Dr Arapera Bella Ngaha

MA (Hons), PhD

Research | Current

  • The revitalisation of te reo Māori
  • Relationship between language and identity

Ka mimiti te puna i Hokianga, ka toto te puna i Taumarere.
Ka mimiti te puna i Tāumarere, ka totō te puna i Hokianga.

Arapera’s main research interests are concerned with the revitalisation of te reo Māori. Her doctoral study addresses Māori views on whether te reo is a language for all New Zealanders. That work is particularly concerned with the relationship between language and identity and how it underpins the responses from the Māori community as to whether they can support non-Māori to learn their language. She has been involved in several recent research studies in Māori communities, and is well-versed in appropriate modes of working within that paradigm.

Arapera also has research interests involving the Methodist Church, its origins in Aotearoa and the bicultural nature of the modern Methodist Church of New Zealand: Te Haahi Weteriana o Aotearoa. This work provides insights into indigenous models of being and working in the 21st century.

Teaching | Current

MĀORI 201 Whakatakoto Reo Tuarua: Intermediate Written Māori

MĀORI 230 Te Ao Hurihuri / Te Tiriti o Waitangi

Selected publications and creative works (Research Outputs)

As of 29 October 2020 there will be no automatic updating of 'selected publications and creative works' from Research Outputs. Please continue to keep your Research Outputs profile up to date.
  • Ngaha, A. (2016). What happens when a community withdraws? Managing relationships with an Indigenous community. In K. Taylor-Leech, D. Starks (Eds.) Doing research within communities : stories and lessons from language and education field research (pp. 39-47). New York: Routledge.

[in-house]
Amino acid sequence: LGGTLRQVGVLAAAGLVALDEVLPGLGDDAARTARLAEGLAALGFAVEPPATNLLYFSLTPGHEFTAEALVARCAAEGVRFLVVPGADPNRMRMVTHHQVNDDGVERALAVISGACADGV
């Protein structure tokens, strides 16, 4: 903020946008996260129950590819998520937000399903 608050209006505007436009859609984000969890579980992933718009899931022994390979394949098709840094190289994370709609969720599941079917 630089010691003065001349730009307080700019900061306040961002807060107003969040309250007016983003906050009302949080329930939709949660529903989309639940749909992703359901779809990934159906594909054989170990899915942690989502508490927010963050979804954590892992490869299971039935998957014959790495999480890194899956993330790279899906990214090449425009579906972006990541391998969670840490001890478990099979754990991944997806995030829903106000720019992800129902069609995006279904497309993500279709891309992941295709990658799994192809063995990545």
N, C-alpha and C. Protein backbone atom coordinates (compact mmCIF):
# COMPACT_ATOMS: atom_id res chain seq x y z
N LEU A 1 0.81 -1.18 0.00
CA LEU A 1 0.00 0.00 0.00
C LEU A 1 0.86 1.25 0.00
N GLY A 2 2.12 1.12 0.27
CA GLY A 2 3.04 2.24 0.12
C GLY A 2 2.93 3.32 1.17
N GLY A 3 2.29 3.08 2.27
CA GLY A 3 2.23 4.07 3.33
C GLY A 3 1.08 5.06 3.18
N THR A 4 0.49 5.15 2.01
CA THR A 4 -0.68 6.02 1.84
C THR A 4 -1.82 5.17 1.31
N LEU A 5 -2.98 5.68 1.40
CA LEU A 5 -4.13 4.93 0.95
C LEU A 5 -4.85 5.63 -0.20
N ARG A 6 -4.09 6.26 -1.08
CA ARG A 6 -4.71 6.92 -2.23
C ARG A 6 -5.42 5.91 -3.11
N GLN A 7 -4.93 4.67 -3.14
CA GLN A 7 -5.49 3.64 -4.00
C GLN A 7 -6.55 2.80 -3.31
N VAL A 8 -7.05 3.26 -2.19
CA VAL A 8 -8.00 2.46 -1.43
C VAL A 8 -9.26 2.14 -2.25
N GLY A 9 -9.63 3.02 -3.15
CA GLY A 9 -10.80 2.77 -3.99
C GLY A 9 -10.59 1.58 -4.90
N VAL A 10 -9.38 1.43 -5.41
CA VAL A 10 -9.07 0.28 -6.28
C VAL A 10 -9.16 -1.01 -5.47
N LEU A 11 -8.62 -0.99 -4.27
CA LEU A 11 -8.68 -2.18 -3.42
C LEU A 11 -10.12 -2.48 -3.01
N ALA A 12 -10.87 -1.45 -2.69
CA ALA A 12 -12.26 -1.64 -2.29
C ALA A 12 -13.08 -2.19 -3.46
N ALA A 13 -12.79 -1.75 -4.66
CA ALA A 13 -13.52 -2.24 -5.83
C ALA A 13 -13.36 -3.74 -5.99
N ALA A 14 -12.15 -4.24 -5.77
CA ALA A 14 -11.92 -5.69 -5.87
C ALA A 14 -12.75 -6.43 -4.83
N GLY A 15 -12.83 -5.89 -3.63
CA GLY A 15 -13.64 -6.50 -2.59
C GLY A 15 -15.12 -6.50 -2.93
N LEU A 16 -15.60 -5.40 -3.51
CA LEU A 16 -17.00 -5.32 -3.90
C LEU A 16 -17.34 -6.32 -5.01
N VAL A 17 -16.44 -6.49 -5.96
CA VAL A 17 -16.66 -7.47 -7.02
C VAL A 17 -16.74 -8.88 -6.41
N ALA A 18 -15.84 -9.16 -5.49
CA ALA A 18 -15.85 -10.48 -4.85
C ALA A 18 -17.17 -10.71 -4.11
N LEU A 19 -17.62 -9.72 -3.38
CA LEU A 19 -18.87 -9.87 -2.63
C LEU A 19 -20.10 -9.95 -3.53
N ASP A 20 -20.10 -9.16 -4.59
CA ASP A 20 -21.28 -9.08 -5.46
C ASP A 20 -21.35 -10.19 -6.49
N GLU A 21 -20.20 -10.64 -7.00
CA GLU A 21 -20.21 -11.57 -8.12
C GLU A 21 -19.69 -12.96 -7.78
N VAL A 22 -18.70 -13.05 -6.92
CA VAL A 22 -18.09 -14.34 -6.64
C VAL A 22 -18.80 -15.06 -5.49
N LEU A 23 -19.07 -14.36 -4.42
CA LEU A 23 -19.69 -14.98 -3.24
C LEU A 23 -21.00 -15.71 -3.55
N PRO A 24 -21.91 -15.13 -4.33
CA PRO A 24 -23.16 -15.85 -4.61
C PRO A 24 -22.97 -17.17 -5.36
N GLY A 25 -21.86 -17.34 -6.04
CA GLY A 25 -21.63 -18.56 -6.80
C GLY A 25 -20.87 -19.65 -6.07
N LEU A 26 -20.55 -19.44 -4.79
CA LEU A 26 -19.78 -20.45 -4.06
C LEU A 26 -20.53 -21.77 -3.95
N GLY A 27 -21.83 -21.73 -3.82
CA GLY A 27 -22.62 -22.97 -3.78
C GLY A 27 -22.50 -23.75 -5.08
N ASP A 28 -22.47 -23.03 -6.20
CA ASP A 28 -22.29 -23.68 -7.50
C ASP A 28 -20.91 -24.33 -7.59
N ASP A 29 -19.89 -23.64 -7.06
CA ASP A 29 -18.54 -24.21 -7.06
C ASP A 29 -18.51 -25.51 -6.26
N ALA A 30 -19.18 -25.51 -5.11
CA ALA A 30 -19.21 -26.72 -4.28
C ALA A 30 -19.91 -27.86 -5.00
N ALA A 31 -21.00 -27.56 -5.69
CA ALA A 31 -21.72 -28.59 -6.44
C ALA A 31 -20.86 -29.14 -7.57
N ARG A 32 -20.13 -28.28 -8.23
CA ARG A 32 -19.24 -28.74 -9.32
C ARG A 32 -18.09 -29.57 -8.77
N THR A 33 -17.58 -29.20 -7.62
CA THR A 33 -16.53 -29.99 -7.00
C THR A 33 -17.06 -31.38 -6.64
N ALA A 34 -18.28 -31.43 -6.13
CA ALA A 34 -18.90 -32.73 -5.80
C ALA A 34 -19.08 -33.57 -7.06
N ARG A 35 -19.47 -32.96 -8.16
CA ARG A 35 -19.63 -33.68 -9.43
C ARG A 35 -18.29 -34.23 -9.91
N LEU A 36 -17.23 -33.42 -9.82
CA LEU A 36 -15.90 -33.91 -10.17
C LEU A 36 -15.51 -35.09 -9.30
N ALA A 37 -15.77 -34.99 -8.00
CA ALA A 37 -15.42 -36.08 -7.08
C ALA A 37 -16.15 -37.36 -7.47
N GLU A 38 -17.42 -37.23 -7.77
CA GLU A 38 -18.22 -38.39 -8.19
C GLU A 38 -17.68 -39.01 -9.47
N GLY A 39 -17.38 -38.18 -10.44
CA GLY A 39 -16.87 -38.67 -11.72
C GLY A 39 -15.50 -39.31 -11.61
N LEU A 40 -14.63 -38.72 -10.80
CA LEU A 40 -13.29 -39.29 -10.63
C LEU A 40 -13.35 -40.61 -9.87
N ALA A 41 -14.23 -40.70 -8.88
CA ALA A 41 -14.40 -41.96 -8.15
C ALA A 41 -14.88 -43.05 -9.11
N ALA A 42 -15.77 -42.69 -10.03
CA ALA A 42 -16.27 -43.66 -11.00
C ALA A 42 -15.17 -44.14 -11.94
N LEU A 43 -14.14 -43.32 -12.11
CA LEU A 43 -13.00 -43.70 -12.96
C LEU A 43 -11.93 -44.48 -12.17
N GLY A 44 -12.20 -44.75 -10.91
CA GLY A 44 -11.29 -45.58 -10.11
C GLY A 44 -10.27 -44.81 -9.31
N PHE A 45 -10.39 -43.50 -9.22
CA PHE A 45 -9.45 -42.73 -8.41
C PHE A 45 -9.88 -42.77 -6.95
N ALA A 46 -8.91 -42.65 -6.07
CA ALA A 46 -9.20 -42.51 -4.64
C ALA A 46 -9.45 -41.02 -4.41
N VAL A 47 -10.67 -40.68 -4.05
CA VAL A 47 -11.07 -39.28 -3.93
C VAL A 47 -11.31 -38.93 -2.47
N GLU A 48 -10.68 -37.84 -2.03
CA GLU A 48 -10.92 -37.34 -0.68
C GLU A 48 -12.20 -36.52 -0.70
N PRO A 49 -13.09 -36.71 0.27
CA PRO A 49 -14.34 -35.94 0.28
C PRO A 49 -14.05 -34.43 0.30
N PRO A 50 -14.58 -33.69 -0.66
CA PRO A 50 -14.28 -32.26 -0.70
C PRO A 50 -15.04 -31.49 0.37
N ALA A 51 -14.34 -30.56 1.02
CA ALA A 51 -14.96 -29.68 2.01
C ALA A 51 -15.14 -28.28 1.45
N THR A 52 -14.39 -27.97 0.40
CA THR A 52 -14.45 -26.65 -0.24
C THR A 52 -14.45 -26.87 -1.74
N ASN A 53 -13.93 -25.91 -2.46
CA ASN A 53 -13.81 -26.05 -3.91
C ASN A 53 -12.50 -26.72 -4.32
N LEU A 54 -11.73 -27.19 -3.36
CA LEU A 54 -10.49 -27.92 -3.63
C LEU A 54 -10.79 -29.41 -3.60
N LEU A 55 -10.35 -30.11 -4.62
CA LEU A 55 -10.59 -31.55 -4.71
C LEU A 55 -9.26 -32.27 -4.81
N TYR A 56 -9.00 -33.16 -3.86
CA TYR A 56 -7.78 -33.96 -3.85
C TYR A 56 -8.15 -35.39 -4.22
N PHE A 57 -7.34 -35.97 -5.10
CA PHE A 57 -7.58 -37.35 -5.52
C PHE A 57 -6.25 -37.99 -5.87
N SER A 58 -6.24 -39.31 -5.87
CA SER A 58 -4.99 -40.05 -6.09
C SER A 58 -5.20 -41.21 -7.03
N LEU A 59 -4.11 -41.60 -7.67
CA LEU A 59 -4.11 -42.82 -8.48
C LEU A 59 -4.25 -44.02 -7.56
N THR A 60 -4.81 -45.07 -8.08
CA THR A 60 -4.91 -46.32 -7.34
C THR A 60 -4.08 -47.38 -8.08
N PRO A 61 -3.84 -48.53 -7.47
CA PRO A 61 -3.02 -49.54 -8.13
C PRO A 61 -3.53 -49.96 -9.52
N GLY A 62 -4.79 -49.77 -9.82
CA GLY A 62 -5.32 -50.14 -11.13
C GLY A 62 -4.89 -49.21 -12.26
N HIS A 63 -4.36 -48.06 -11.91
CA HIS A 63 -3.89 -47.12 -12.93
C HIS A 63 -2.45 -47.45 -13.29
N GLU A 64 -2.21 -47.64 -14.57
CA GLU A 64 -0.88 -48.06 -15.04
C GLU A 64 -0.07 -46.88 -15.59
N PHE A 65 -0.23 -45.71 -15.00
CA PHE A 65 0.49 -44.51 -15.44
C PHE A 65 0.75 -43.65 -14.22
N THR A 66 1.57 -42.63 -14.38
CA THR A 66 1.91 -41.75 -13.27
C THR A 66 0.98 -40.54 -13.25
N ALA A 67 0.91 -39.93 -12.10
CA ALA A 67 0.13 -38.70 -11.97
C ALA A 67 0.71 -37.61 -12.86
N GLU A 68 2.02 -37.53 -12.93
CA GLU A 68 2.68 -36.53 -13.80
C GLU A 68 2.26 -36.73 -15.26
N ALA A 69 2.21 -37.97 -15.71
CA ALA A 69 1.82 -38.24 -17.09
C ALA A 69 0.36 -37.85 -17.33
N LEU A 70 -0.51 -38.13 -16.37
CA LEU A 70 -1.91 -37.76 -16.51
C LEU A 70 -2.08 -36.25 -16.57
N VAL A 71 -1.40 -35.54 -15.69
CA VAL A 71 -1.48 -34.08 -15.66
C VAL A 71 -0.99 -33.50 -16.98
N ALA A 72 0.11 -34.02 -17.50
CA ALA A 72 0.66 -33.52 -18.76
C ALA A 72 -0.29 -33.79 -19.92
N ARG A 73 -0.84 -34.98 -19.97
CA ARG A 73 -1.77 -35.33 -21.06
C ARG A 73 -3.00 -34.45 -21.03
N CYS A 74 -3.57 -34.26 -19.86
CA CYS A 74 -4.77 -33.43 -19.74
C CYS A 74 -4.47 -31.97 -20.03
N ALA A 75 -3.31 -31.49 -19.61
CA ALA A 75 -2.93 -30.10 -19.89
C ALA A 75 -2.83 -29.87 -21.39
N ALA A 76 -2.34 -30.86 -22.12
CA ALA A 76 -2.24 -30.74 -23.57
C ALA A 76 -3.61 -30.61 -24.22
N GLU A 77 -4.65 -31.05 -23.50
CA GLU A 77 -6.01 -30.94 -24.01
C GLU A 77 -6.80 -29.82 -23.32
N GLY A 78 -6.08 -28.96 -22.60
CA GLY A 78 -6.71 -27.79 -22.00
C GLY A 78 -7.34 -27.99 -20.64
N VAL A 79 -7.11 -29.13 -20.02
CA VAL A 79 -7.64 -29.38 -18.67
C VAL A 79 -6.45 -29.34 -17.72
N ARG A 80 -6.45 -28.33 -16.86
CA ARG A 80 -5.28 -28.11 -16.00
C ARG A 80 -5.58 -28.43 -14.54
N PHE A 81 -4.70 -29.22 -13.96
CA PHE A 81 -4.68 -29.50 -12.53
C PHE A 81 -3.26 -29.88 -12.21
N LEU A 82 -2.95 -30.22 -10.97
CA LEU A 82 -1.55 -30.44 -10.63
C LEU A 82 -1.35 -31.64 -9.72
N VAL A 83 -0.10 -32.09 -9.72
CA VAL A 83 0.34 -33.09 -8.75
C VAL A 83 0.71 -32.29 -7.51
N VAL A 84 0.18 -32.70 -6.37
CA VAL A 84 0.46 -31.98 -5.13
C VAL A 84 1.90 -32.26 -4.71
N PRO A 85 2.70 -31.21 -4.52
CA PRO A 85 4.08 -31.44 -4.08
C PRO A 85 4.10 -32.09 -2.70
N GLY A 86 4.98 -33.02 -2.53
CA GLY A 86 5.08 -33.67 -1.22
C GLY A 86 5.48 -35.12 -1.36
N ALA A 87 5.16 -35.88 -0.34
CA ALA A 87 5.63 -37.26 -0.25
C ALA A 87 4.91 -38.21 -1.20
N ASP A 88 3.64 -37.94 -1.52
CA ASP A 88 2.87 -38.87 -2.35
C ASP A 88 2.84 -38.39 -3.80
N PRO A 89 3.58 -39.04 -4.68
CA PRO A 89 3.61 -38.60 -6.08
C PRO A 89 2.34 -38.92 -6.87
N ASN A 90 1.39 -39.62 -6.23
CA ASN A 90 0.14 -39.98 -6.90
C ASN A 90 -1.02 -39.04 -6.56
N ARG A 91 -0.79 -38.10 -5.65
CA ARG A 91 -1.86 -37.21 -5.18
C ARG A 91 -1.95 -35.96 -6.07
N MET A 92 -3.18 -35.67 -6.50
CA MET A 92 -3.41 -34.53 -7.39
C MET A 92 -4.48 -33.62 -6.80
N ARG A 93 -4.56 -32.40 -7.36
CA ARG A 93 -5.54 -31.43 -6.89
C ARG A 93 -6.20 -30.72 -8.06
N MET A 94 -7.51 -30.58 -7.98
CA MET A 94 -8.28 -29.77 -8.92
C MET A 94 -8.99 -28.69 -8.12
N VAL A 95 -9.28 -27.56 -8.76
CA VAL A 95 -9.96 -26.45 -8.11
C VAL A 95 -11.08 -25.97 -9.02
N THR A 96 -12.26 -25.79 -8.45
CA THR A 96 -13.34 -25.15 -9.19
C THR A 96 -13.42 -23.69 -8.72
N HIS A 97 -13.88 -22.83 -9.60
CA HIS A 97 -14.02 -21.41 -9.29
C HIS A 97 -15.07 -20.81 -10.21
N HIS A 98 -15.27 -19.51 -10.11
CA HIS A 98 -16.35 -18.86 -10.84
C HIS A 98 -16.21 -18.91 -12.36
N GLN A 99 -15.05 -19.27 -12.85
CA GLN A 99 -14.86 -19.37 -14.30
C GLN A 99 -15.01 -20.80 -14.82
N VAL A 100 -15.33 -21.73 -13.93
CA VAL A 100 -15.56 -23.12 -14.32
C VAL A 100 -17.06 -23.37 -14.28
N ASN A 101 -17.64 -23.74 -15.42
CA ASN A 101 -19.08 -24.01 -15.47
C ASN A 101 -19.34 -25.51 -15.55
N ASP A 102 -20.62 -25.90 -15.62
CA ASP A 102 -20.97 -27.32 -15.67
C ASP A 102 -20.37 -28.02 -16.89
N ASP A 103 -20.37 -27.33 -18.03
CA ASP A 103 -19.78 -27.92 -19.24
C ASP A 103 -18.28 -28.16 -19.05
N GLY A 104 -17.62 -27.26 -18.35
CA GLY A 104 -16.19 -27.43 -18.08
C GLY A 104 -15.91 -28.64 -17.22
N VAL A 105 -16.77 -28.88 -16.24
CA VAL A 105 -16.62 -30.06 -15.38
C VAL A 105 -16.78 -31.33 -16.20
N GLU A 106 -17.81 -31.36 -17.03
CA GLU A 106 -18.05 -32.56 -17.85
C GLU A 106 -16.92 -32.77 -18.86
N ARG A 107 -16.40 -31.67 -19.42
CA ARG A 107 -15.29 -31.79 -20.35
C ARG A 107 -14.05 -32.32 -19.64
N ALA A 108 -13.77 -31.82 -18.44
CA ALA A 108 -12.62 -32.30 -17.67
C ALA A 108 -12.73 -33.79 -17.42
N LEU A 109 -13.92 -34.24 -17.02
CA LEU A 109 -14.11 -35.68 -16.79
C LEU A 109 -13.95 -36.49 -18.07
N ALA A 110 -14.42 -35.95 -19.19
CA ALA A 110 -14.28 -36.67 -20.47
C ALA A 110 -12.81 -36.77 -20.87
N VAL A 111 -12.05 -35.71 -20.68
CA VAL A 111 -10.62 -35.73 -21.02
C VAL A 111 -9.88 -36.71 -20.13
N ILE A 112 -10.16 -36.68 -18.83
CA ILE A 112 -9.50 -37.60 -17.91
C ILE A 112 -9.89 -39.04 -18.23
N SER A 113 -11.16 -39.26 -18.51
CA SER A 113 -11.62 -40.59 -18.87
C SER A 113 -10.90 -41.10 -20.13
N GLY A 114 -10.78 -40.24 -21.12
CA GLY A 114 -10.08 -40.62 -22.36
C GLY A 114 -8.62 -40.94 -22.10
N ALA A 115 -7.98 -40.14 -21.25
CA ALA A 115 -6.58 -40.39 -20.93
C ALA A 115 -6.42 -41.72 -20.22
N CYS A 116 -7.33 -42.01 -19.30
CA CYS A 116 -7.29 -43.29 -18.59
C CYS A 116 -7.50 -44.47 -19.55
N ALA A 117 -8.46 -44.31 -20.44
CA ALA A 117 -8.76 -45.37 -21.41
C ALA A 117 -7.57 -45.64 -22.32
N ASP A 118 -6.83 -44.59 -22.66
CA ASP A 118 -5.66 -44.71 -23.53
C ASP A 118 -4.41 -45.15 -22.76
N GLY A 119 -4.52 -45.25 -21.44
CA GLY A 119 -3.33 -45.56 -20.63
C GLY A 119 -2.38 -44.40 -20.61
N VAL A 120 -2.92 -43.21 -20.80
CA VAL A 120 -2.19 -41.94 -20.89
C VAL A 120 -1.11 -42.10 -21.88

• Rogers, M., & Ngaha, A. (2015). Joint brief of evidence to Waitangi Tribunal Wai 1040, Wai 1513, Wai 1526, Wai 1728.
    URL: http://hdl.handle.net/2292/28631
  • Ngaha, A., & Abel, S. (2012). So who should determine what is tika?. Paper presented at CEAD - Contemporary Ethnography Across Disciplines, Waikato University, Hamilton. 21 November - 23 November 2012. Related URL.
  • Ngaha, A. (2012). Minority Speech Communities in Focus: Updating the role of non-Māori in the revitalisation of Te Reo Māori. Paper presented at 13th Biennial New Zealand Language and Society Conference 2012, University of Auckland. 28 November - 29 November 2012.
  • Ngaha, A. B. (2011). Te Reo, a language for Māori alone?: an investigation into the relationship between the Māori language and Māori identity The University of Auckland. ResearchSpace@Auckland. Related URL.
  • Ngaha, A. (2010). Te Reo & identity: what's in a maunga?. Paper presented at 12th New Zealand Language & Society Conference, AUT University, Auckland, New Zealand. 22 November - 23 November 2010.
  • Ngaha, A. B. (2009). Whose Research? Engaging in Academic Research in Māori Communities. Paper presented at 4th International Conference on Interdisciplinary Social Sciences, University of Athens, Greece., Athens, Greece. 8 July - 11 July 2009.
  • Ngaha, A. B. (2009). Distance: the divide that stifles language learning - accelerates language loss. Paper presented at 2nd International Conference on Philology, Literature and Linguistics, Athens, Greece, July 13-16, 2009., Athens Institute for Education and Research, Athens, Greece. 13 July - 14 July 2009.

Contact details

Primary office location

Level 2, Room 211
New Zealand